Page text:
President of the United States Joe Biden said during an address Friday that civilian evacuation mission that the U.S. military is undertaking in Afghanistan involve one of the largest and most difficult airlifts in history.
"We've secured the airport, enabling flights to resume — not just military flights, but civilian charters and others from other countries, and the [non-governmental organizations] taking out civilians and vulnerable Afghans," Biden added.
The nearly 6,000 troops on the ground are providing airport runway security, guarding the airport perimeter and assisting the civilian departures.
The U.S. moved out 5,700 evacuees Thursday and Biden said that the government is working to verify the number of Americans who are still in Afghanistan and how many U.S. citizens have been able to return to their country.
The U.S. military is also arranging flights for U.S. allies and its partners and is working closely on operational coordination with NATO, Biden added. Troops also provided over watch for the French convoy, bringing hundreds of their people from the French Embassy to the airport. The list of evacuees also includes special immigration visa applicants and their families, the Afghans who have worked alongside the United States and its coalition forces, along with translators and interpreters.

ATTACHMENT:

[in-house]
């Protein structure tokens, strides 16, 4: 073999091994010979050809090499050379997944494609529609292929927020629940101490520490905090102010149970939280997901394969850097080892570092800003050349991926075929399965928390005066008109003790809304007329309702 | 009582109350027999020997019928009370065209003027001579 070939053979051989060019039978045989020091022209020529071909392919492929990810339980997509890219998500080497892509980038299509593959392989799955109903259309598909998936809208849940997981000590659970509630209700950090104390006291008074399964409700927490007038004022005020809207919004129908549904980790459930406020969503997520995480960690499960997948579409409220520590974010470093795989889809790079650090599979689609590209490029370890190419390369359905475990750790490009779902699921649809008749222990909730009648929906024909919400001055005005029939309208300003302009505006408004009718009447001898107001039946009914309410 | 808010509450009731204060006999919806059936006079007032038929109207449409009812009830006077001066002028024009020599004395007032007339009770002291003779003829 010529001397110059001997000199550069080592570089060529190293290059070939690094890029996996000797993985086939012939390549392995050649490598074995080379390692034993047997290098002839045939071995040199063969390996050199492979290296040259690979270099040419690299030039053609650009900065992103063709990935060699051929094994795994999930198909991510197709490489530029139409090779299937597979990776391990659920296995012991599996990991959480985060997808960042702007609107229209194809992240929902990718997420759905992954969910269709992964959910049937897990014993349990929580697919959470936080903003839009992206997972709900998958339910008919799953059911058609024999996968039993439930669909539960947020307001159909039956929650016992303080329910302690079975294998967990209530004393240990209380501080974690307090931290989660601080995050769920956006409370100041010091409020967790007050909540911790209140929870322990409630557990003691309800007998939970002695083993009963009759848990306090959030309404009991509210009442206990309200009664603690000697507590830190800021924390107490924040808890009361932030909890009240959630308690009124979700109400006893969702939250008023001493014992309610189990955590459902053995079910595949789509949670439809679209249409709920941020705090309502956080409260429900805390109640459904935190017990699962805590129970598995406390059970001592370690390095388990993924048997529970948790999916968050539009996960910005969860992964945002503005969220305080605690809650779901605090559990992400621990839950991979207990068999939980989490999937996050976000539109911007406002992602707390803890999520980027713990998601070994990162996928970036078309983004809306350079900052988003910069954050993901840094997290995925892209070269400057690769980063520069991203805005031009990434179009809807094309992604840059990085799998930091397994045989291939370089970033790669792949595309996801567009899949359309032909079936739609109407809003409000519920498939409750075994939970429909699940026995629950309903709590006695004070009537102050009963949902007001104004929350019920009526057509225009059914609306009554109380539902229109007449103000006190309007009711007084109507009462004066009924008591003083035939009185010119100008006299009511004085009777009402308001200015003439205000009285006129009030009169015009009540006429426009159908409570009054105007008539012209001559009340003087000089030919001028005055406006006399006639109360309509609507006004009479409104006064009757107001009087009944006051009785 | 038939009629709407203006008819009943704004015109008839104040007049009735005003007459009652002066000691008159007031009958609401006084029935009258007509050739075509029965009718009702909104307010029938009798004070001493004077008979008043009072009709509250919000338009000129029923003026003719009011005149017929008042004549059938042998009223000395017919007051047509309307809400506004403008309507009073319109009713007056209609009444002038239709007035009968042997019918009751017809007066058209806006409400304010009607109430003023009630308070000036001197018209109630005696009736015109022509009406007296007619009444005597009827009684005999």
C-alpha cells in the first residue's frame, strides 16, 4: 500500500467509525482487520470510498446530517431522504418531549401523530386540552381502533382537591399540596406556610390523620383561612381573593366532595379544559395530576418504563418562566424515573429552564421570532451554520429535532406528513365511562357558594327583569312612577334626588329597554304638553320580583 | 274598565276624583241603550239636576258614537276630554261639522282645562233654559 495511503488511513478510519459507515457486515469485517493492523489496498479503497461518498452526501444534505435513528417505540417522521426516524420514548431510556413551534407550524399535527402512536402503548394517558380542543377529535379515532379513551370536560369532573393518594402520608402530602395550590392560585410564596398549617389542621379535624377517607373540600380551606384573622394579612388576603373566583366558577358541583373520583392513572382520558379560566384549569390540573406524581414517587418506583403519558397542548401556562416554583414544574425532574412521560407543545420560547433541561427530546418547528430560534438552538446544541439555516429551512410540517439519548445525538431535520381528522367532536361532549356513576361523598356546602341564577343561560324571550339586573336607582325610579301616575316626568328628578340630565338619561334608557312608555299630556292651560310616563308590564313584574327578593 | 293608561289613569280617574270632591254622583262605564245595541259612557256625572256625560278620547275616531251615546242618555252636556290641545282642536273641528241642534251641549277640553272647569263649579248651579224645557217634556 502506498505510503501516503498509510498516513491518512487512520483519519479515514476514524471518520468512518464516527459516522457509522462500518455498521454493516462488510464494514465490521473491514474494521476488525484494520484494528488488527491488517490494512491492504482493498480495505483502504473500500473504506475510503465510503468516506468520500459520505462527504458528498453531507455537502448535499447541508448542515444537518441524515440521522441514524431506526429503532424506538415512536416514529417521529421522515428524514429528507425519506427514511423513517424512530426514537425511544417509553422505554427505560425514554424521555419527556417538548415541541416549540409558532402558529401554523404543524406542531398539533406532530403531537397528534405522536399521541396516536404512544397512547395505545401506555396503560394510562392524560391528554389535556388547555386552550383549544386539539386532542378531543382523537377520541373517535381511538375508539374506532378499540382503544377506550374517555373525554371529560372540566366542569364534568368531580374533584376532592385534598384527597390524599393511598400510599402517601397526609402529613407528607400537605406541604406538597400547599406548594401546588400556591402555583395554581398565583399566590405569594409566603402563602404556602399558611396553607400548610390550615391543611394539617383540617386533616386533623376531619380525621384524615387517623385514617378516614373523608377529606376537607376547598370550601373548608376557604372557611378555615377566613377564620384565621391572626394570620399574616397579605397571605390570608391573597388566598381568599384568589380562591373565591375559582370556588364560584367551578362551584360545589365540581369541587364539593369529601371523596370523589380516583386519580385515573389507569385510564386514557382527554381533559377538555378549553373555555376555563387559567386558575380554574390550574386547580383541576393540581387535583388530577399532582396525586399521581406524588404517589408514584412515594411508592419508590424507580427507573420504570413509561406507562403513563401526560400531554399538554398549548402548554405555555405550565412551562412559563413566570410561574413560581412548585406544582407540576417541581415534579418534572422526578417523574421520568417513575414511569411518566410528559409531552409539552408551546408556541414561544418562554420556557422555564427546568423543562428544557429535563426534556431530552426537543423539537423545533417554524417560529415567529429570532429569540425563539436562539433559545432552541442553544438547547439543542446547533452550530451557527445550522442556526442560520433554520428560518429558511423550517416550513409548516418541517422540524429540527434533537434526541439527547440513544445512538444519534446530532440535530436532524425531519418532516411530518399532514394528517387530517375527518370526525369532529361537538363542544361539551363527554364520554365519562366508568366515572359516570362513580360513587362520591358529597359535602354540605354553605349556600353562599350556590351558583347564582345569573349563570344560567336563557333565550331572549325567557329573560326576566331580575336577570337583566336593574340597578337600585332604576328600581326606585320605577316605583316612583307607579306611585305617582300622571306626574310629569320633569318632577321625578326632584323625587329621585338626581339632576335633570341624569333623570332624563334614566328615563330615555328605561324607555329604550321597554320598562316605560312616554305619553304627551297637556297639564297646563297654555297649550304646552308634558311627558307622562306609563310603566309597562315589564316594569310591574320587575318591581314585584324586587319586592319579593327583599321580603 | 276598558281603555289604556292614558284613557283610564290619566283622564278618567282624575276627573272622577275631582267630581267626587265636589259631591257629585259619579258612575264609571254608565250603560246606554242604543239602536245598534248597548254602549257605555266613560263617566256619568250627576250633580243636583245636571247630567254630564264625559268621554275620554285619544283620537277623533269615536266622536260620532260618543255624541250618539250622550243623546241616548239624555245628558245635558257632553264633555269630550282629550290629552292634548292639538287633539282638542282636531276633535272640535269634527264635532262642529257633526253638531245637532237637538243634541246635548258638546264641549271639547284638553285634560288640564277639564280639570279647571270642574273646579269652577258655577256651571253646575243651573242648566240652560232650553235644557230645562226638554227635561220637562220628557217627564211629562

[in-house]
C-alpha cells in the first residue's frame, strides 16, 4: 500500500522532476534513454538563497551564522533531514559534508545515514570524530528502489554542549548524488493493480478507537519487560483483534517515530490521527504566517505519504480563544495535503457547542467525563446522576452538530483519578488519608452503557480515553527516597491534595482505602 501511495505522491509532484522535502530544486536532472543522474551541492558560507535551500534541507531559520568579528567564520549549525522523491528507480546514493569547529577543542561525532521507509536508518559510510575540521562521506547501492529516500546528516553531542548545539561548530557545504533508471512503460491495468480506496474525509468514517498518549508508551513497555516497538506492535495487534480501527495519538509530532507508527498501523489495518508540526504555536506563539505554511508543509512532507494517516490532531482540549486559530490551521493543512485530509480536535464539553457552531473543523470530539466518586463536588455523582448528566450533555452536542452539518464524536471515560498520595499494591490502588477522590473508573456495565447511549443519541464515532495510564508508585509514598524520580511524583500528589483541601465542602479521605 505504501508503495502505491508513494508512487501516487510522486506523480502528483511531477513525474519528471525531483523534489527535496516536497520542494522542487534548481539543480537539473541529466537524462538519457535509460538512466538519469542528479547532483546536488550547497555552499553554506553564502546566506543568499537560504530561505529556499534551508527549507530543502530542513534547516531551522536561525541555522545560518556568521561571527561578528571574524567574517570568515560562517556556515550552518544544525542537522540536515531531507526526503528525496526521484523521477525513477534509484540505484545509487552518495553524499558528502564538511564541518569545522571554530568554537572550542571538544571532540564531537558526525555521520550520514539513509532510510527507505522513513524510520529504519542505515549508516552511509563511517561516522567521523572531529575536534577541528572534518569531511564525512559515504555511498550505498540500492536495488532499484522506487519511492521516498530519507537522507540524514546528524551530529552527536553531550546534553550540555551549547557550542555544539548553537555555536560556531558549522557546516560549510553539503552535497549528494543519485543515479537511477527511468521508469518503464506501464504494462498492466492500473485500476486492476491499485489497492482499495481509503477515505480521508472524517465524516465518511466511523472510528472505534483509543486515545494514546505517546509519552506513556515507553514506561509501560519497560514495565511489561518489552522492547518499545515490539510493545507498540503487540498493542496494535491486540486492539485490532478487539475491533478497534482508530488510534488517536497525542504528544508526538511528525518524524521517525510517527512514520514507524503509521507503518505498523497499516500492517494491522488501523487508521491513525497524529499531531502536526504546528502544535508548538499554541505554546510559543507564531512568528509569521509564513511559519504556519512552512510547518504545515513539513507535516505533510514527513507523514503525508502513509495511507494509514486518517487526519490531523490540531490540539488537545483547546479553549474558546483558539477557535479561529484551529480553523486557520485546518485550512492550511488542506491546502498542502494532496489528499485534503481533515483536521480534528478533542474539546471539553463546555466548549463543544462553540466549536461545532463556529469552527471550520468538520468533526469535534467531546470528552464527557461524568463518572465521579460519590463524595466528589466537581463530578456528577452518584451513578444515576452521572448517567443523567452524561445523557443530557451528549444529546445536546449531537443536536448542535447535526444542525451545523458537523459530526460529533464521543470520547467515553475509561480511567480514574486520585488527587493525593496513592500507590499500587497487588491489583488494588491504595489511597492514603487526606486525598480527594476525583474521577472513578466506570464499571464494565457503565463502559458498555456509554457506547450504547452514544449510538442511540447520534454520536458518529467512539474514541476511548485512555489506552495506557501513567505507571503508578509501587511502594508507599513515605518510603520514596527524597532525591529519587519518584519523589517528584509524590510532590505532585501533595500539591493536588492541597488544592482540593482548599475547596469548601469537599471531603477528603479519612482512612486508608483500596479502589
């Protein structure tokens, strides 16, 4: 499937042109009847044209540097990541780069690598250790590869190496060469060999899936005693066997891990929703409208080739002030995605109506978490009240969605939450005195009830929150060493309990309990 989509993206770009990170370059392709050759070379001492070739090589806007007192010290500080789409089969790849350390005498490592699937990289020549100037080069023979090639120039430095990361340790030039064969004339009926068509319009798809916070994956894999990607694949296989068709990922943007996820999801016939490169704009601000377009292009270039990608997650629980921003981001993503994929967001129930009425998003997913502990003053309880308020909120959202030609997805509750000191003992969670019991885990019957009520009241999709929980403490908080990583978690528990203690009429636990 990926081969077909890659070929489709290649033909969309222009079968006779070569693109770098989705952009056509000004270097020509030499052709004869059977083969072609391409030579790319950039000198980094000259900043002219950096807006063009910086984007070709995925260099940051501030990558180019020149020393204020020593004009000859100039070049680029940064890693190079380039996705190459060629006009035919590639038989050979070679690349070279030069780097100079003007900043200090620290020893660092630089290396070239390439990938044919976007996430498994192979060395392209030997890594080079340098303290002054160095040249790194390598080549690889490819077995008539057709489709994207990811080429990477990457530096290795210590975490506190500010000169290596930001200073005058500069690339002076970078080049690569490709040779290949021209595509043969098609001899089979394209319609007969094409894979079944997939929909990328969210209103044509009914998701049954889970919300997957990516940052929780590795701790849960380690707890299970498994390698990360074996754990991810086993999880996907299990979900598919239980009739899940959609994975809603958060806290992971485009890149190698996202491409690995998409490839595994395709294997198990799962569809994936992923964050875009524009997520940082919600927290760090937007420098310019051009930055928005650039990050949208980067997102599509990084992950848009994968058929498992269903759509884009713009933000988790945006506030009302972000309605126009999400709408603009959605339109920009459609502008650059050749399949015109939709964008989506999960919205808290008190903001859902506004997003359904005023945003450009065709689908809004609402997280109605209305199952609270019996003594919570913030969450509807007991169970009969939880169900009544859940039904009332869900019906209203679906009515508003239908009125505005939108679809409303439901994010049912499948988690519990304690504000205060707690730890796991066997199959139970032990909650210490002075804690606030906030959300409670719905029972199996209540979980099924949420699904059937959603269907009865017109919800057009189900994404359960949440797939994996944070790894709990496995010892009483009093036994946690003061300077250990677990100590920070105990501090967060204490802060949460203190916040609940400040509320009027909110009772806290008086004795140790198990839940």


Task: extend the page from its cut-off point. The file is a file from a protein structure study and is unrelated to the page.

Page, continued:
On Thursday, there was a pause of flights leaving Kabul due to reduced personnel capacity at one of the stopover locations which was overcome eventually. Flights operations have resumed to stopover locations with Qatar being one of the primary stopover locations.
In a recent press briefing Army Maj. Gen. William "Hank" Taylor, Joint Staff deputy director for regional operations stated that flights would start landing in Germany on Friday. In the U.S., primary arrival locations are Forts Lee, McCoy and Bliss with them being placed in installations with a capacity to host 22,000 individuals.